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Death Valley:
The Revenge Of Bloody Bill
 
 
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Death Valley:
The Revenge Of Bloody Bill
cast: Chelsea Jean, Jeremy Bouvet, Gregory Bastien, Denise Boutte, and Matt Marraccini

director: Byron Werner

79 minutes (18) 2004
Mosaic DVD Region 2 rental or retail
Also available to rent or buy on video

RATING: 5/10
reviewed by Jeff Young
"Bill will kill!" proclaims the ad slogan. That he does, and with a certain enthusiasm of course, this being a fairly dependable exemplar of the zombie-revenge-western (and, well, perhaps it's the only example? - as nothing else, except Ghost Town, springs to mind). The story is almost moronically simple (a mixed bunch of students encounter supernatural threats in a supposedly haunted 'western' town), depending entirely on graphic mise en sc´┐Żne for its purely generic zombie horror affect.

The success of any horror flick, even a low-budget offering such as this, lies with its monster. Long dead but still restless, Confederate raider William 'Bloody Bill' Anderson lurks in the shadows of ghost town Sunset Valley, where it's always sundown and the town-gate's population sign increases its stated number of denizens each time someone gets killed by the existing, habitually flesh-hungry, inhabitants. Yes folks, people are dying to stay there.

One by one, the young cast falls prey (on screen or off it) to marauding zombies, and between these attack-episodes, the injured, frightened or simply bemused kids are often bickering among themselves over who's to blame for their predicament, or what they should try next in order to escape the doom that surely awaits them. Meeting up with a black crook, who's searching for his apparently deceitful drug-smuggling partner-in-crime (who, of course, has actually been eaten by the local ghouls), initially causes more problems for the college kids, but at least he's come to the scene armed, and seems to know a thing or two about handling potentially dangerous situations. As the cast run around town in the eerily perpetual dusk (you might imagine that filming at the 'magic hour' would add plenty of twilight atmosphere to the scenario but it doesn't), and discover that they are confined to the locality of its streets by some kind of magical spell, it soon becomes painfully obvious that any real surprises will have to wait until the final reel. Plucky heroine Gwen (Chelsea Jean, easily the best actor here - though, admittedly, that's not really saying much) fulfils the subgenre convention of 'final girl' well enough, but I'm hardly giving away the ending by telling you that much.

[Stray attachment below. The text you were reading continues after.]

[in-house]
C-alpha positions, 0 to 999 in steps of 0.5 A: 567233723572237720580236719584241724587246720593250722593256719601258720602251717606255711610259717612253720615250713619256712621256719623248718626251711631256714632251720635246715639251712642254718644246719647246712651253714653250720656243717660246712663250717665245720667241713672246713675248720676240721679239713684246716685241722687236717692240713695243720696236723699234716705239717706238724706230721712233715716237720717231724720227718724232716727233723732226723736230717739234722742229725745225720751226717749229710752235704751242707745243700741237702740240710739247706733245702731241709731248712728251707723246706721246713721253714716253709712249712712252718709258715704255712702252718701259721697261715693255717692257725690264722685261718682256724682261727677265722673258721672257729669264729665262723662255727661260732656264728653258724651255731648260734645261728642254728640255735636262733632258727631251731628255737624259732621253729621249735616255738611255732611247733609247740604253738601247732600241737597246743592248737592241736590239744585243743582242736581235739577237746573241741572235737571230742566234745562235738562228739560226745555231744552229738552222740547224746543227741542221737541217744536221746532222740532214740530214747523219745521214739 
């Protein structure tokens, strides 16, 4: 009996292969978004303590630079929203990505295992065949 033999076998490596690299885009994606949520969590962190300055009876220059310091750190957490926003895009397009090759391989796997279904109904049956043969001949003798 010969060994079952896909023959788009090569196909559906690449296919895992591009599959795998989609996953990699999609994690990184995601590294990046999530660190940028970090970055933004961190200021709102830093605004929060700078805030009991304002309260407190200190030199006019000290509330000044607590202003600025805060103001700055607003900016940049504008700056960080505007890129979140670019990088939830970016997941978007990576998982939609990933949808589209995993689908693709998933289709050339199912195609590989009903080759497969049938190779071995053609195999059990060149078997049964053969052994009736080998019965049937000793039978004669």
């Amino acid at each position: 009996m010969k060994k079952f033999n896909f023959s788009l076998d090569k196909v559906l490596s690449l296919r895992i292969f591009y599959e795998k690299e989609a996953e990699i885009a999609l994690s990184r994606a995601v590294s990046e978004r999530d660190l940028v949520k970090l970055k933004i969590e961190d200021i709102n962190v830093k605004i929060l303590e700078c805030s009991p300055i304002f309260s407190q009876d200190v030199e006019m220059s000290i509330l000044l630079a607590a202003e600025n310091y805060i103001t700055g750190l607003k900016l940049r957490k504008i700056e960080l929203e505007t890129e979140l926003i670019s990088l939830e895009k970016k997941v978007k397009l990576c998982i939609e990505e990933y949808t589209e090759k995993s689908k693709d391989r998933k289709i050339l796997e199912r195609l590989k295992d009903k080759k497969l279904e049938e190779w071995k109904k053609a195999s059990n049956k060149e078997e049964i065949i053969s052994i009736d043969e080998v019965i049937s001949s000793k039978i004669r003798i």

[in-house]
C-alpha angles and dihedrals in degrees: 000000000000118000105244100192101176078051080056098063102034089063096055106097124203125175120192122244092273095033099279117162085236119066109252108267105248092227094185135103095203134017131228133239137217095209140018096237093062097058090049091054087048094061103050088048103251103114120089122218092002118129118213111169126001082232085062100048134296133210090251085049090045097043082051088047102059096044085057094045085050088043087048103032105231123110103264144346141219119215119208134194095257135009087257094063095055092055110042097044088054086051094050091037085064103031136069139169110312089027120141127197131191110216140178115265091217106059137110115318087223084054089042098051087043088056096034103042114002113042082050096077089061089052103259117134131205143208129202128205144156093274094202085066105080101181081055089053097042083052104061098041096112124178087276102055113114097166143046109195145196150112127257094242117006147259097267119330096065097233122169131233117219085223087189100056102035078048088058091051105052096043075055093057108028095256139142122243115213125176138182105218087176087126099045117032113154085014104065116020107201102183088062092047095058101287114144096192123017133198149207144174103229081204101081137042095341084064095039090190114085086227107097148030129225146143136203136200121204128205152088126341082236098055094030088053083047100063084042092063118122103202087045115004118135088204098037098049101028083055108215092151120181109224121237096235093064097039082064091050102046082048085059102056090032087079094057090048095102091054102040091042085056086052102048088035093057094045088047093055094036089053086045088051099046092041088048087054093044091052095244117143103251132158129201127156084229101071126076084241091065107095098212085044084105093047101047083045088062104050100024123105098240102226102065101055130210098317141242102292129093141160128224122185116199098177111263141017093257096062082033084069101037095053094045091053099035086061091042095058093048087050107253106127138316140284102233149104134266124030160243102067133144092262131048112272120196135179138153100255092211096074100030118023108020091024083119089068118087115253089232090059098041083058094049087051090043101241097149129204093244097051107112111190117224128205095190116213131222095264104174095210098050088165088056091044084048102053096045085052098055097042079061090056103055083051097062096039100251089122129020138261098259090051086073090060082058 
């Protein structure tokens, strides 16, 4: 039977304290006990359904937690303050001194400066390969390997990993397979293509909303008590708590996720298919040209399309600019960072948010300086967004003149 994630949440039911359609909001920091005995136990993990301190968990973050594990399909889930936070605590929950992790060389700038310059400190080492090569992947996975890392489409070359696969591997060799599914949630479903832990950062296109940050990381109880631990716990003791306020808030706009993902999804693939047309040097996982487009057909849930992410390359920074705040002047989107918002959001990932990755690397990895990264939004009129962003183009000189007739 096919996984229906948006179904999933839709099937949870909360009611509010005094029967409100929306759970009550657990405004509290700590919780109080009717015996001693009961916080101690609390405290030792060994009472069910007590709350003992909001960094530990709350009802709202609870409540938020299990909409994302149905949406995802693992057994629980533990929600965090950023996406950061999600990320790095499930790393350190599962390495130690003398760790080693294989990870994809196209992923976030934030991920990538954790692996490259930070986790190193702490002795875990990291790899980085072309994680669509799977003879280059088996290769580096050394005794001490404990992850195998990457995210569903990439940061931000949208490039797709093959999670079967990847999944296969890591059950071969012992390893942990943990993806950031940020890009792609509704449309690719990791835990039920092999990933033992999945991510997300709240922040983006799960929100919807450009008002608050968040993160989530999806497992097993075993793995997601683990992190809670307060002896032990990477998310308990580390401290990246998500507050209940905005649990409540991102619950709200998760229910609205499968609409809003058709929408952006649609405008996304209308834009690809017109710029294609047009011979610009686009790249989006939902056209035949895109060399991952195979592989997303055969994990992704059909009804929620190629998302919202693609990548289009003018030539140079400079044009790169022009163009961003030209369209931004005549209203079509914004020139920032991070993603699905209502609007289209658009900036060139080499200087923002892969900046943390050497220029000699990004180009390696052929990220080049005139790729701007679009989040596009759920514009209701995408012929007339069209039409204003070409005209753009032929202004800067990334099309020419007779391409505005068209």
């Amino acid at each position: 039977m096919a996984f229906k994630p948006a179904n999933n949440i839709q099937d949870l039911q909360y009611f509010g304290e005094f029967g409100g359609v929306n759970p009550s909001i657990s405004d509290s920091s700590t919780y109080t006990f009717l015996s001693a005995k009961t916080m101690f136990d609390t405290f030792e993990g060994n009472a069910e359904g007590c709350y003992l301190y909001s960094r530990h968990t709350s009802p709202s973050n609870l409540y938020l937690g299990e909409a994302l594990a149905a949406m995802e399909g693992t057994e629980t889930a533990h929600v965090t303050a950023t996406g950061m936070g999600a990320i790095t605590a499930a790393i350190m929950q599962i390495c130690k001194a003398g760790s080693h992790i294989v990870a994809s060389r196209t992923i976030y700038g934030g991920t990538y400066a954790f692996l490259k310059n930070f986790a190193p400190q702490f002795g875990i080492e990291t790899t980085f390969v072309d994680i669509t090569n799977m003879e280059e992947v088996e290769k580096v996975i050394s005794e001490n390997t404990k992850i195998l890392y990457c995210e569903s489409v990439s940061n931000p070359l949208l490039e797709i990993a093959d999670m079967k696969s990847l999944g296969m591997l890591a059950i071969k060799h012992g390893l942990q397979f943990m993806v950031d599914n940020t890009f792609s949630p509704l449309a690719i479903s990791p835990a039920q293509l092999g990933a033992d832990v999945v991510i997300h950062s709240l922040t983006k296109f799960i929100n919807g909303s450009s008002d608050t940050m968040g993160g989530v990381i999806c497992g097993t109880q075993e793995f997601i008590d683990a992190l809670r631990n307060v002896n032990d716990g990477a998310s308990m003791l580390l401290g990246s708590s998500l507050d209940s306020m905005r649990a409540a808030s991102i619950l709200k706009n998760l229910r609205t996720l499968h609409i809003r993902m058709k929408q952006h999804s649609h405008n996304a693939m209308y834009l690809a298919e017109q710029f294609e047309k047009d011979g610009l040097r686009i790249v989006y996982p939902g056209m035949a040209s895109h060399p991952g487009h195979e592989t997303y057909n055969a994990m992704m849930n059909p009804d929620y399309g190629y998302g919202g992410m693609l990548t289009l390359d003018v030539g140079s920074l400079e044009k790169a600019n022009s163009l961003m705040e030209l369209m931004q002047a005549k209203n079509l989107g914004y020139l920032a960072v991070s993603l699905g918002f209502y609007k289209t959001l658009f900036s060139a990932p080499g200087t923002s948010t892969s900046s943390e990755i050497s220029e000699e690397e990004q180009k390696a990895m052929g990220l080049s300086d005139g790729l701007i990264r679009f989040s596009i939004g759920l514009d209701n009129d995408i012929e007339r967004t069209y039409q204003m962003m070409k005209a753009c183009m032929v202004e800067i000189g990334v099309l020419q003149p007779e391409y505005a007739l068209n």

Death Valley: The Revenge Of Bloody Bill (no connection to Dick Richards' 1982 terror Death Valley, or any of those golden oldie horse operas) gets better as it lurches awkwardly towards it's virtually inevitable conclusion and twist ending. It boasts suitably violent mutilations, close-ups of ghastly zombie-bite infections, severed heads, gunshot blasts and much else besides - to keep the prosthetics and special makeup effects crew busy - that many of the horror fans out there will find enormously entertaining, I'm sure. I can't wholeheartedly recommend it, but it's a wheeze if approached in a tolerant frame of mind, and the grating heavy metal soundtrack is not really as distracting or off-putting as I thought it would be.

DVD extras: a rather mediocre 'making-of' featurette, plus the trailer.
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